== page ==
ChexSystems Reports

Deep down, you identify professionally as Yes Man. If you had it your way, every share account application would be approved so that EVERYONE is a member of your credit union. After about 561 newly opened share accounts (in a field of membership of about 200 eligible people), you receive a call from your boss.

Evidently, company policy is to verify the ChexSystems report before an account is opened. Who would’ve known? While I believe your unmatched positivity should be enshrined as Employee of the Month, about 560 of the ChexSystems reports were flagged as fraudulent. On second thought, your boss may seem a bit pessimistic, but you probably should’ve denied one or two applications.

Many credit unions choose ChexSystems reports to determine whether a person may open a share account. Ultimately, this method is a risk-based business decision for the credit union to make, but you may want to understand a few basic things when pulling this type of report to confirm or deny a share account.

These official ChexSystems’ FAQs provide general background information. For instance, ChexSystems is considered a nationwide specialty consumer-reporting agency and subject to the FCRA, (as opposed to Regulation B in most cases because most share accounts are not credit-based). Once requested, a member’s file could include things such as checking account closures or bounced check history. These reports provide a snapshot of who you may be granting an account.

Based on your go-getter attitude, I’m sure you’d love to know how the FCRA works with respect to the ChexSystems’ reports.

Since ChexSystems reports are governed by FCRA, you may only pull a ChexSystems report under certain conditions such as having a legally permissible purpose to do so. As a user of ChexSystems, the credit union must declare that it has a permissible purpose for accessing the report prior to receiving the furnished report.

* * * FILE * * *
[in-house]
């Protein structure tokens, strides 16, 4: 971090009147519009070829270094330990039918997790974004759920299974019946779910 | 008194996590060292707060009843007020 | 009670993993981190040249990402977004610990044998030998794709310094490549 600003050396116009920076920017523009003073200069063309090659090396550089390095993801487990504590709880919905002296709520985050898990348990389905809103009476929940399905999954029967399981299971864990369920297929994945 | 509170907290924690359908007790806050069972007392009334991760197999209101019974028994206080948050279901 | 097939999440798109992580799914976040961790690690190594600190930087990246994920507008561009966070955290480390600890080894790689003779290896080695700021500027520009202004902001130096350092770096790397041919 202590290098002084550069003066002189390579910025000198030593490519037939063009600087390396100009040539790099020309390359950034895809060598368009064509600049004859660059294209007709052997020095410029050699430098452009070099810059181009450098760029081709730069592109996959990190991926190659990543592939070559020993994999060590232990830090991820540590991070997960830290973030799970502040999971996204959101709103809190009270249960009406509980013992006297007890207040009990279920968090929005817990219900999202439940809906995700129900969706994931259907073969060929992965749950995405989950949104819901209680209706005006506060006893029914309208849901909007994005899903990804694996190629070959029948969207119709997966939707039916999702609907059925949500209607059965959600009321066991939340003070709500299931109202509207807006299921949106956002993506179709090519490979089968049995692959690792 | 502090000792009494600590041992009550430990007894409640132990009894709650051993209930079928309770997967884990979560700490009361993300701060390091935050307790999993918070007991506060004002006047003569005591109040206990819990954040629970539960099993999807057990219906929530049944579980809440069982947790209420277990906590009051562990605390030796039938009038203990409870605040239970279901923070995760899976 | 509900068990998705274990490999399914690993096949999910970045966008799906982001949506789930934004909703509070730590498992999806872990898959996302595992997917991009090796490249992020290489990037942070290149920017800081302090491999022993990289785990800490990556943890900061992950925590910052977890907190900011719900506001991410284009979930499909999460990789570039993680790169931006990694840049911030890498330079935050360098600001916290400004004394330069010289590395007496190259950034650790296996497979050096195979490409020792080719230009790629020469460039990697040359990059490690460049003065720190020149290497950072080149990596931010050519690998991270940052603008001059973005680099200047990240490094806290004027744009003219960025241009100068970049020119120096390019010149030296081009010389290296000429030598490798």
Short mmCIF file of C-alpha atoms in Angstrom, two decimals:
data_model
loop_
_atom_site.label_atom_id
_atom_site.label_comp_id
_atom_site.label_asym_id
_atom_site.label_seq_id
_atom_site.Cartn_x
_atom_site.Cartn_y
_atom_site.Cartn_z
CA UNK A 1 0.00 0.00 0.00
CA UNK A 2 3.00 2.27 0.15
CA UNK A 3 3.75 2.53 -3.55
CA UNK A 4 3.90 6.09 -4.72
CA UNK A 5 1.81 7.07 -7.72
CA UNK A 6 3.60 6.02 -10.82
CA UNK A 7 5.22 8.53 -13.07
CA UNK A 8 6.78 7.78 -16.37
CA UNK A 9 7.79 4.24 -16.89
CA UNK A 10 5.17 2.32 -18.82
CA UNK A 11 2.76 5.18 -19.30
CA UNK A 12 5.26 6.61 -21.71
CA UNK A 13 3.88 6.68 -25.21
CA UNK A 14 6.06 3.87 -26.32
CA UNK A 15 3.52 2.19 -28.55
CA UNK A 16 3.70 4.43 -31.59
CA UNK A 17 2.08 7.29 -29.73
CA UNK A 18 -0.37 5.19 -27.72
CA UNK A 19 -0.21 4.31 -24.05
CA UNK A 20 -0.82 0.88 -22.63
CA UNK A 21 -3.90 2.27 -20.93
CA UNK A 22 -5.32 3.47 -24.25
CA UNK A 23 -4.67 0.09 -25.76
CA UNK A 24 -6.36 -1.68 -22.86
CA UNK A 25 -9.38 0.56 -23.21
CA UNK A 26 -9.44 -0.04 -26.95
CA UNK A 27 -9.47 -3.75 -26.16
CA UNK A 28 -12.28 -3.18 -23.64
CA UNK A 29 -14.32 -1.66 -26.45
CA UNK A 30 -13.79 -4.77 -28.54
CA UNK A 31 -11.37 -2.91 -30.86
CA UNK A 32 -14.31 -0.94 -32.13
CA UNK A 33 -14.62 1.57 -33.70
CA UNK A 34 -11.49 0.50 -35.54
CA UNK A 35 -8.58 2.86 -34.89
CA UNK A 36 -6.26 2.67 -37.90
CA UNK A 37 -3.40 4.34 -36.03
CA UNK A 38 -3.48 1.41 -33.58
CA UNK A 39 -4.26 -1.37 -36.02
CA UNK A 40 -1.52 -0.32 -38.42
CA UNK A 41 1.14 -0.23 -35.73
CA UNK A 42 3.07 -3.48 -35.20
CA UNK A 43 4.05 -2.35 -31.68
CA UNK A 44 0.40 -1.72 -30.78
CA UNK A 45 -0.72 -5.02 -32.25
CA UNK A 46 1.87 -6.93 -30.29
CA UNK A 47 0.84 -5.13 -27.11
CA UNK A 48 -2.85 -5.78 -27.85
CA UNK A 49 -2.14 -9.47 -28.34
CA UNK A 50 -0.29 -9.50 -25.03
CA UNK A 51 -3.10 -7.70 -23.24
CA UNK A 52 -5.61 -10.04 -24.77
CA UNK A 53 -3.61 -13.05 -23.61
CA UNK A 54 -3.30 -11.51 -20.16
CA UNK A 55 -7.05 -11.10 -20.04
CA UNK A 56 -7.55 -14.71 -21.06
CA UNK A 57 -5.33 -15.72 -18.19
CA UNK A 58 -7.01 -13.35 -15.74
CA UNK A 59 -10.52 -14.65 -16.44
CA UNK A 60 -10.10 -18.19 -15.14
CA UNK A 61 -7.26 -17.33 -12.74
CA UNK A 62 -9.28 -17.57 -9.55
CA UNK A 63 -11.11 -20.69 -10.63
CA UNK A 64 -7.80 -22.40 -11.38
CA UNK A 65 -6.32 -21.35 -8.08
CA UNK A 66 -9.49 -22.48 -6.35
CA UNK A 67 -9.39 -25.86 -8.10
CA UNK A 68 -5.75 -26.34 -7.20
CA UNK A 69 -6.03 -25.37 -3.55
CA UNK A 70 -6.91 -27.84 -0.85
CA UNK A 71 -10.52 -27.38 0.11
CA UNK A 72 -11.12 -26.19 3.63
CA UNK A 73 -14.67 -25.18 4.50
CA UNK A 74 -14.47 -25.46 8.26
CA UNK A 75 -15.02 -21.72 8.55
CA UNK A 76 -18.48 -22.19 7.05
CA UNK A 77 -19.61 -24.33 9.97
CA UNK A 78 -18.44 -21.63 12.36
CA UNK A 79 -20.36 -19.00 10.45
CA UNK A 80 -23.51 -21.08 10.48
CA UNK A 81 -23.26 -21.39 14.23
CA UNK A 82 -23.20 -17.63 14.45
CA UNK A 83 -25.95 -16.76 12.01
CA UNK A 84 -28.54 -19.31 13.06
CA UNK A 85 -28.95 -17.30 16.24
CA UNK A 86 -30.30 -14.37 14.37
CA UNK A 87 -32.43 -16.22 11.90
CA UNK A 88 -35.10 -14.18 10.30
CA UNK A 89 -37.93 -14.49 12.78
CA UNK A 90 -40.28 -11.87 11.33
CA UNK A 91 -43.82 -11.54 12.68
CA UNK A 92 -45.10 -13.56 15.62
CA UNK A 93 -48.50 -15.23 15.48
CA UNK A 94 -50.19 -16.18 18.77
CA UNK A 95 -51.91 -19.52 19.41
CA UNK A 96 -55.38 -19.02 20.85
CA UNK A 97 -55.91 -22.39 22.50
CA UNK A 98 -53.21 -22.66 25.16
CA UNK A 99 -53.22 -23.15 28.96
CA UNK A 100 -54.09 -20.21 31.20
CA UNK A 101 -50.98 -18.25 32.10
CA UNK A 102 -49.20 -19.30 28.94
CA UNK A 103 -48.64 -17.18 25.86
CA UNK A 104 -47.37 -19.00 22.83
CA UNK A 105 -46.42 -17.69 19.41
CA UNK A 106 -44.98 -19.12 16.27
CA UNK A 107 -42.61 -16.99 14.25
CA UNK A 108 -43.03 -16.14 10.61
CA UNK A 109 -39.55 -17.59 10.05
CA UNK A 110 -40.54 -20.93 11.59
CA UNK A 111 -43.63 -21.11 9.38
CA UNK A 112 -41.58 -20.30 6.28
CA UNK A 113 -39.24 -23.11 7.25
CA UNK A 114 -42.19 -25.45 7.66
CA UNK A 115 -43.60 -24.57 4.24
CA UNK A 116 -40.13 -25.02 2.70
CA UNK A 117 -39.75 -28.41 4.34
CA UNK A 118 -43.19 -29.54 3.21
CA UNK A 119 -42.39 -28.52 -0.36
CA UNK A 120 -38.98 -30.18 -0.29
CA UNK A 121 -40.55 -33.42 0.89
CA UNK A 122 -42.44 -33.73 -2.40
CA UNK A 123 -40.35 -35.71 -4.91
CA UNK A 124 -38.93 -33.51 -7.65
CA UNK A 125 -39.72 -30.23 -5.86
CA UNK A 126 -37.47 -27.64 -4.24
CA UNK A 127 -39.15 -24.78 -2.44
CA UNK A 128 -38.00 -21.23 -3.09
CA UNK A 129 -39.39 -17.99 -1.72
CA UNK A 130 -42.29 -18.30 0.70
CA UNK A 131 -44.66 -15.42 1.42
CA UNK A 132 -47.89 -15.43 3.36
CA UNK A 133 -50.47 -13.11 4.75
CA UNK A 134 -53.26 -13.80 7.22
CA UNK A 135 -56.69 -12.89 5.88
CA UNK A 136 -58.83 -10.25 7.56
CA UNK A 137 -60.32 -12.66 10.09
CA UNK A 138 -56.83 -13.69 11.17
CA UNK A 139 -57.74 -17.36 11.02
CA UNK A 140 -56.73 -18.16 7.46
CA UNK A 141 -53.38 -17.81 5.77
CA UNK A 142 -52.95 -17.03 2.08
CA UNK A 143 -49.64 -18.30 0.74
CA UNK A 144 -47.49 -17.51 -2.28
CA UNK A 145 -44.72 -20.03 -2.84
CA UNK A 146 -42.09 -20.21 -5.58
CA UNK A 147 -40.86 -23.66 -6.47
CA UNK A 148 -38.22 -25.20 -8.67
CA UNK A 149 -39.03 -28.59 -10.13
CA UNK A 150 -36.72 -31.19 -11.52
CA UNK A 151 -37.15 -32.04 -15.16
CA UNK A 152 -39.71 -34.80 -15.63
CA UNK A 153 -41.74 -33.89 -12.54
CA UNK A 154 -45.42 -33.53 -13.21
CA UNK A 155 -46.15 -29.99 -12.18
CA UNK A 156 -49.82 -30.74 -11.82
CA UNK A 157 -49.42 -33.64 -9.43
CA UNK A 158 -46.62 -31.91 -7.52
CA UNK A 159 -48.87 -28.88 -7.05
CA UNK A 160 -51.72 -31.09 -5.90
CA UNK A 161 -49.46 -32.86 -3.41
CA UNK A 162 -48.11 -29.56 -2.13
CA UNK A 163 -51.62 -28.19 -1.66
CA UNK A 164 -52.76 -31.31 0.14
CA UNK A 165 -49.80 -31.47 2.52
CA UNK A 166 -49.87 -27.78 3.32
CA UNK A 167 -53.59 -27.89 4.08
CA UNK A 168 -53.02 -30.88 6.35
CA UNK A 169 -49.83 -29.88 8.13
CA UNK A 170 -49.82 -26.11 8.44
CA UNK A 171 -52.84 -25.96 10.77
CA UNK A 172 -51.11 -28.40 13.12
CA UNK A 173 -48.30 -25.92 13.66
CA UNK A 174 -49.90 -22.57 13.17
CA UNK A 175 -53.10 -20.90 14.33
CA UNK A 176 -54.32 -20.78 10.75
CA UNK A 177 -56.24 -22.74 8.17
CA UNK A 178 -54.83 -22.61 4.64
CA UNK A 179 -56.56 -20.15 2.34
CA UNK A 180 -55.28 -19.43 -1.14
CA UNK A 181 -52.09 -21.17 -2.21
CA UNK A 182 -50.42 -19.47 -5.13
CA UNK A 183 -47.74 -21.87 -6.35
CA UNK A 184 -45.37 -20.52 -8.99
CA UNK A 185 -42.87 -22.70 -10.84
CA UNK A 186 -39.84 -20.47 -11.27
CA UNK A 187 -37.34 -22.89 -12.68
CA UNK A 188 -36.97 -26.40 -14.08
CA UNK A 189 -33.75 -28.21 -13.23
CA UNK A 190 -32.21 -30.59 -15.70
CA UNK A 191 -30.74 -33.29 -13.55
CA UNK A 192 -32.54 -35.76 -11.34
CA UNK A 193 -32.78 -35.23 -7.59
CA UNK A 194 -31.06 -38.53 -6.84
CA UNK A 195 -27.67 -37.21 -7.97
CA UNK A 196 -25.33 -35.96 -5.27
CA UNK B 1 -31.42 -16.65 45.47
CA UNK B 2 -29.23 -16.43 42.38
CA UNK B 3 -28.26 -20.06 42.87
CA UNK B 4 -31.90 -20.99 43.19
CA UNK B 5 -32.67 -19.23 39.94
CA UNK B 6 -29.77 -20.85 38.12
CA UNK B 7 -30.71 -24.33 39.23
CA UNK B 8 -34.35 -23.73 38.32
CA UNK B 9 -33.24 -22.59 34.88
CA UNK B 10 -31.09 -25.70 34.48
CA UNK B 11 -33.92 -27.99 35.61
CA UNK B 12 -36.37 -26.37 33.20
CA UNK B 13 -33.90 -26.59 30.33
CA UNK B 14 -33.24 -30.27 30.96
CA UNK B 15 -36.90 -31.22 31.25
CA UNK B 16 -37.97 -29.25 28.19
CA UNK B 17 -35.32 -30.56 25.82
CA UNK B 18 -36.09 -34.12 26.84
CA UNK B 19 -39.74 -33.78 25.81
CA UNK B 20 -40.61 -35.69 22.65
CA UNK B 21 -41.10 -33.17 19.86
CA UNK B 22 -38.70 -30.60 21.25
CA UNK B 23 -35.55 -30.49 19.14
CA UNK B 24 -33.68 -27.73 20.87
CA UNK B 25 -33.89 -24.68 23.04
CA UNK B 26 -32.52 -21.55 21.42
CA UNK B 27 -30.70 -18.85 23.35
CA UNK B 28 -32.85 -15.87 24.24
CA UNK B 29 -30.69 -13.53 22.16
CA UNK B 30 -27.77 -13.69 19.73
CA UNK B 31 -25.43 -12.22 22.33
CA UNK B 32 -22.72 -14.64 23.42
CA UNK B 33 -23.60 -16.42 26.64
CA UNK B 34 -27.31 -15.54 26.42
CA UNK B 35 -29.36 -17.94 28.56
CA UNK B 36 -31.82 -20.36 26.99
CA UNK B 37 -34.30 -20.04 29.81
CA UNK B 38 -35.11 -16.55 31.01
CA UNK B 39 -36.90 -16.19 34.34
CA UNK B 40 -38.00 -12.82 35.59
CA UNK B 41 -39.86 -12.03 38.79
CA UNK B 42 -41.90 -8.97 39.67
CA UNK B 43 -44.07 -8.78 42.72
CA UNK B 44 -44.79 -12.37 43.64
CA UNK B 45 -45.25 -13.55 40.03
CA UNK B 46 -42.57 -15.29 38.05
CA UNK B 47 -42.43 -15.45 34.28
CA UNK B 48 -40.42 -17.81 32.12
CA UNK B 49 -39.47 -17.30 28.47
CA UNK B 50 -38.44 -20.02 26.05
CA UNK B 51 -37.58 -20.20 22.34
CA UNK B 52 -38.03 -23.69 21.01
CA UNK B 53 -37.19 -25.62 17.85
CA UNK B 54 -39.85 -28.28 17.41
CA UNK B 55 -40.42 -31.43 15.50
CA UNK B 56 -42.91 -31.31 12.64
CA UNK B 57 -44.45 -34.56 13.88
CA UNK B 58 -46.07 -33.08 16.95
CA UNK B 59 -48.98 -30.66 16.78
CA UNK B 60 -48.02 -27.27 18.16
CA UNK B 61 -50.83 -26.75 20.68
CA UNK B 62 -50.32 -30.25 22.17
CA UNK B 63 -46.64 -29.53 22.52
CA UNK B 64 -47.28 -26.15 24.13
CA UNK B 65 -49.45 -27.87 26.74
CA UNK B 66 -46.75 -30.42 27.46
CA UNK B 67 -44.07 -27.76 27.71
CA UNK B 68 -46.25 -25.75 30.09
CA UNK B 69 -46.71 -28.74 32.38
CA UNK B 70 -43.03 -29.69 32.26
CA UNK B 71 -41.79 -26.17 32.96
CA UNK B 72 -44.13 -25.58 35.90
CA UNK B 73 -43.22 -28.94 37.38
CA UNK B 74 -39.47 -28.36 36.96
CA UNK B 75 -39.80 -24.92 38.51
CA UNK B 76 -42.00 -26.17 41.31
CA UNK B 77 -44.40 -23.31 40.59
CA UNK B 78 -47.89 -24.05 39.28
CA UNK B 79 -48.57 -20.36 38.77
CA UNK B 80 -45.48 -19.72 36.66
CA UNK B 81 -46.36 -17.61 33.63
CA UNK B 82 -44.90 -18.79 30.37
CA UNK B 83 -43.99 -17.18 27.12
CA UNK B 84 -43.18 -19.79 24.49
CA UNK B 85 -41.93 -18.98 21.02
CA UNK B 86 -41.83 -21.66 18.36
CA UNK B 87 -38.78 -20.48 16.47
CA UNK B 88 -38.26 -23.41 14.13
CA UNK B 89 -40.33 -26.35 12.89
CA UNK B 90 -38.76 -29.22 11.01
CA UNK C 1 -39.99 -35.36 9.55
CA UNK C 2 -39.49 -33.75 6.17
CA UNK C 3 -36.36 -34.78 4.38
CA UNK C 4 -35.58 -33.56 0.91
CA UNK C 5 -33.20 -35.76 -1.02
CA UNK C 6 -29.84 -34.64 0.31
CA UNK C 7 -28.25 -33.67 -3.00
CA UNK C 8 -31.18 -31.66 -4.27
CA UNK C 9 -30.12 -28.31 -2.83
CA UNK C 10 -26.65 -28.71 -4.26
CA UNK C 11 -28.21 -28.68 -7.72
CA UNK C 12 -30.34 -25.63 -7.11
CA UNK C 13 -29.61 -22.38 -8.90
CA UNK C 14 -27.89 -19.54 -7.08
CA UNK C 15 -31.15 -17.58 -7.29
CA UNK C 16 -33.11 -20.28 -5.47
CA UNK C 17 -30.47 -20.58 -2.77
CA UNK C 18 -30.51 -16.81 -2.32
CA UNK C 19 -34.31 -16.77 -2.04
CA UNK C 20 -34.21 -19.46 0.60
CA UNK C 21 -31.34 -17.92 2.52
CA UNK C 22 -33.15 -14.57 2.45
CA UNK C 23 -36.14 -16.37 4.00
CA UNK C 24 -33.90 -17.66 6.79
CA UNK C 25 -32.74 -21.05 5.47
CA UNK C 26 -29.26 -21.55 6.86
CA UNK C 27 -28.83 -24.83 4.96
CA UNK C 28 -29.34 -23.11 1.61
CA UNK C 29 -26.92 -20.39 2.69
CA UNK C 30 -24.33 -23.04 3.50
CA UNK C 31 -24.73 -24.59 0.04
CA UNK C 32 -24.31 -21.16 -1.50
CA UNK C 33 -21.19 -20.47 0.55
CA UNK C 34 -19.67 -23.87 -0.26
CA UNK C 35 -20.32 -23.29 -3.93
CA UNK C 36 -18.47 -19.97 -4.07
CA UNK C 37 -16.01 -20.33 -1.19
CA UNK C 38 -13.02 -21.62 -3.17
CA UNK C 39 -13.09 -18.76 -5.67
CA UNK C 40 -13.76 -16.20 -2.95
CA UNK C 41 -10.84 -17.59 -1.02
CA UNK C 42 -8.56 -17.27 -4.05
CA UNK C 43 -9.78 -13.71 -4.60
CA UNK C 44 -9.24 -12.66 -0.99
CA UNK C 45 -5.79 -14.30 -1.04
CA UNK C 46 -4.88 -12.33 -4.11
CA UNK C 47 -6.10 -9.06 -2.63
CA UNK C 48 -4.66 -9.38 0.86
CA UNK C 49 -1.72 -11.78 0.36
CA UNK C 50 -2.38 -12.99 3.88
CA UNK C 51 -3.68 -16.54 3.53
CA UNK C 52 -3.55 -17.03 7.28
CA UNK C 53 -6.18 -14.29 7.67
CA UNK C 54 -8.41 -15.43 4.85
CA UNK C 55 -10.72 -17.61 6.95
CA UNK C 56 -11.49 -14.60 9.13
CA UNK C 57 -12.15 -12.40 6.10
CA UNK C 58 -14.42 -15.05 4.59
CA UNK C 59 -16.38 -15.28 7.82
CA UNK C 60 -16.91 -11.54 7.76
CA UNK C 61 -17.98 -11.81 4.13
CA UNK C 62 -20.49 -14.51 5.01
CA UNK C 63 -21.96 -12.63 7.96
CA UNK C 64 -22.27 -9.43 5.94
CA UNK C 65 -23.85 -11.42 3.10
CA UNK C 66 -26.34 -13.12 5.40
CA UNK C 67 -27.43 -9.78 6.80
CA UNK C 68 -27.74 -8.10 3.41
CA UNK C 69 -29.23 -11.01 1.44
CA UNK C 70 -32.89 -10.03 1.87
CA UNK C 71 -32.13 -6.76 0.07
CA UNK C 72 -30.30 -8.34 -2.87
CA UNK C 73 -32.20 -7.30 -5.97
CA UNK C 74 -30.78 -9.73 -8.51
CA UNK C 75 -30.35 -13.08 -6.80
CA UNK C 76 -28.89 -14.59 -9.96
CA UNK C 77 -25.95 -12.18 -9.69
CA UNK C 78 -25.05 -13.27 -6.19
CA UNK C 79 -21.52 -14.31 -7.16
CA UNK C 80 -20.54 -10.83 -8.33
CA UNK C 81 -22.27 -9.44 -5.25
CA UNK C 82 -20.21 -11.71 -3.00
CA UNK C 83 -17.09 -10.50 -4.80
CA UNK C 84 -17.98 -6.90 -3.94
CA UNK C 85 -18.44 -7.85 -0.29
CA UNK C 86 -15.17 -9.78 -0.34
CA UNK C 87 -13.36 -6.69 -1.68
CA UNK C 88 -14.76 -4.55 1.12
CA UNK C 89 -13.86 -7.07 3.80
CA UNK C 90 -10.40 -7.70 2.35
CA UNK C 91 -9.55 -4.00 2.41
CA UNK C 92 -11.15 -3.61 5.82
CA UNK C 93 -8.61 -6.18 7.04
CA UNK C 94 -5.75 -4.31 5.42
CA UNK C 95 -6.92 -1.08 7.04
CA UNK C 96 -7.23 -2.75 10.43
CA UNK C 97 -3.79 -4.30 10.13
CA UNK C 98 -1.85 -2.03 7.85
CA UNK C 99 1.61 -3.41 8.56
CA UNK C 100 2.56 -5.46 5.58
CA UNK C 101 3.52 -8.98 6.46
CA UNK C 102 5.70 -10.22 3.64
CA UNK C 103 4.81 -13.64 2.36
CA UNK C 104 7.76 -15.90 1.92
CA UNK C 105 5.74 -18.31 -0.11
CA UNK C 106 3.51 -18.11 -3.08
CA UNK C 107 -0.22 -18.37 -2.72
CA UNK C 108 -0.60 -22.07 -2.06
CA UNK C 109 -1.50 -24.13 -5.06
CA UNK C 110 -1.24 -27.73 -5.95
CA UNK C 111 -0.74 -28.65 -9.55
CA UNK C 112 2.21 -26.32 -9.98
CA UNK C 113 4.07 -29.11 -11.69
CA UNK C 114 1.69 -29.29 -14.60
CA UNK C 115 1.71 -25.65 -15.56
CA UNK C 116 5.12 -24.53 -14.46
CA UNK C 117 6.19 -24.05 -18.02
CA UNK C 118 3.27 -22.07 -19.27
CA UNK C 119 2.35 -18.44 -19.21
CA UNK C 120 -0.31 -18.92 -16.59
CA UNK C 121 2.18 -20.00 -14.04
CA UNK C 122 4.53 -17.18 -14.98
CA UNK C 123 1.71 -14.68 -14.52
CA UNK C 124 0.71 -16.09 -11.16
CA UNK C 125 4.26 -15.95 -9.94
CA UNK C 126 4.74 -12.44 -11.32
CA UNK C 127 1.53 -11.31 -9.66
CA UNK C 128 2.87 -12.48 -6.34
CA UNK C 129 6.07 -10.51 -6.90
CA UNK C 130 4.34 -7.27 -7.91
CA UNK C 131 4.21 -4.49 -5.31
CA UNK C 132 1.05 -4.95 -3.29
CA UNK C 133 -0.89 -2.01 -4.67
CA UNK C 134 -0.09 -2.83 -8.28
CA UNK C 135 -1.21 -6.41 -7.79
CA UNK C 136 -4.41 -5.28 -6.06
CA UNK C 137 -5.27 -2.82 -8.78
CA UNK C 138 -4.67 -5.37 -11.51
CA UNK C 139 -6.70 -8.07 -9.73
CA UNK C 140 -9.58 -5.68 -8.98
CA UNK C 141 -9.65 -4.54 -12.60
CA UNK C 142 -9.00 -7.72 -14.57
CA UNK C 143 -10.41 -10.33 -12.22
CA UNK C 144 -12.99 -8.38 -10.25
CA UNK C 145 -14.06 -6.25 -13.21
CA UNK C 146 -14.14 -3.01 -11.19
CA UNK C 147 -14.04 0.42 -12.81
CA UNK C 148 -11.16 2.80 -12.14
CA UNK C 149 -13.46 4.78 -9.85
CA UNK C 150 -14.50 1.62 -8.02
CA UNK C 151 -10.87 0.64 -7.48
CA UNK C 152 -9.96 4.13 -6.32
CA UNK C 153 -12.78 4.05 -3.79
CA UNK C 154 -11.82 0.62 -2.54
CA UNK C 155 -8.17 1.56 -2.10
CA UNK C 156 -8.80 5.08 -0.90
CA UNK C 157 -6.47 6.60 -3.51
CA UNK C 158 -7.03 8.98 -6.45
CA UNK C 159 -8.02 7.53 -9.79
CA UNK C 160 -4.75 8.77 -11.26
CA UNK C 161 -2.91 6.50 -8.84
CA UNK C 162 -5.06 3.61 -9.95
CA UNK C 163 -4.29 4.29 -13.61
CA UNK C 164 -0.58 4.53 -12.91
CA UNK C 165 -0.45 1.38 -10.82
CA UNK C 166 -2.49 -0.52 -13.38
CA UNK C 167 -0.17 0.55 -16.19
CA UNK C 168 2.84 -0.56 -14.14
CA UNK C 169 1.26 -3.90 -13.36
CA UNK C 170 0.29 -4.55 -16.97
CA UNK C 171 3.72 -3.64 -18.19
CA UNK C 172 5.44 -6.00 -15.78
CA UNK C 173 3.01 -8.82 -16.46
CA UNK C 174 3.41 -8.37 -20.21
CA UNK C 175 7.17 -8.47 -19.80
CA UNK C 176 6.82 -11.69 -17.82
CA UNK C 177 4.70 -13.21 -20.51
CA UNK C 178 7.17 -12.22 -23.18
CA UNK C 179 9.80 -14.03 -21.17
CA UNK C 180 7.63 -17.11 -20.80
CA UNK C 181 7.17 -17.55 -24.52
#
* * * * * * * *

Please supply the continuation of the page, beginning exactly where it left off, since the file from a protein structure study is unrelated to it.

Permissible purposes for a consumer reporting agency to furnish a consumer report to a user, such as a credit union, include the following:

·        In accordance with the written instructions of the consumer; or

·       To a person, including a credit union, that the consumer reporting agency has reason to believe intends to use the report as information for any of the following reasons:

o   In connection with a credit transaction involving the consumer (including extending, reviewing, and collecting credit);

o   For employment purposes;

o   In connection with the underwriting of insurance involving the consumer;

o   As a potential investor or servicer, or current insurer, in connection with a valuation of, or an assessment of the credit or prepayment risks associated with an existing credit obligation; or

o   Otherwise has a legitimate business need for the information:

o   In connection with a business transaction that the consumer initiates; or

o   To review an account to determine whether the consumer continues to meet the terms of the account.


Credit unions do not need a member’s express consent to pull their credit report in every situation so long as they have a legally permissible purpose for accessing the information. The FAQs provide examples of legally permissible purposes that are relative to the business of a credit union:

Examples of legitimate requests include:

·       According to [the member’s] written instructions

·       A business transaction initiated by [the member]

·       Pursuant to a court order or federal grand jury subpoena

·       [A member’s] application for a license or other benefit granted by the government, when consideration of financial responsibility is required by law

·       A child support determination, under certain circumstances”


Keep in mind that if a member’s account application should be denied based upon the information within a ChexSystems’ Report, then credit unions may be required to send FCRA adverse action notices.

 For more information see § 604 of the FCRA.  Local counsel may be able to advise if your credit union follows the FCRA when utilizing ChexSystems reports to confirm or deny share accounts.

Credit union compliance professionals have two upcoming opportunities to participate in intensive training to gain essential compliance knowledge and keep their institutions running compliantly and smoothly: Regulatory Compliance School in Arlington, VA March 18-22 (happening now!) and Regulatory Compliance Certification School in Fort Lauderdale, FL (and live online) April 15-19.

Active, unexpired designations and training (including recertifications) earned in 2024 will be fully recognized by America’s Credit Unions. We are committed to serving your professional development needs.


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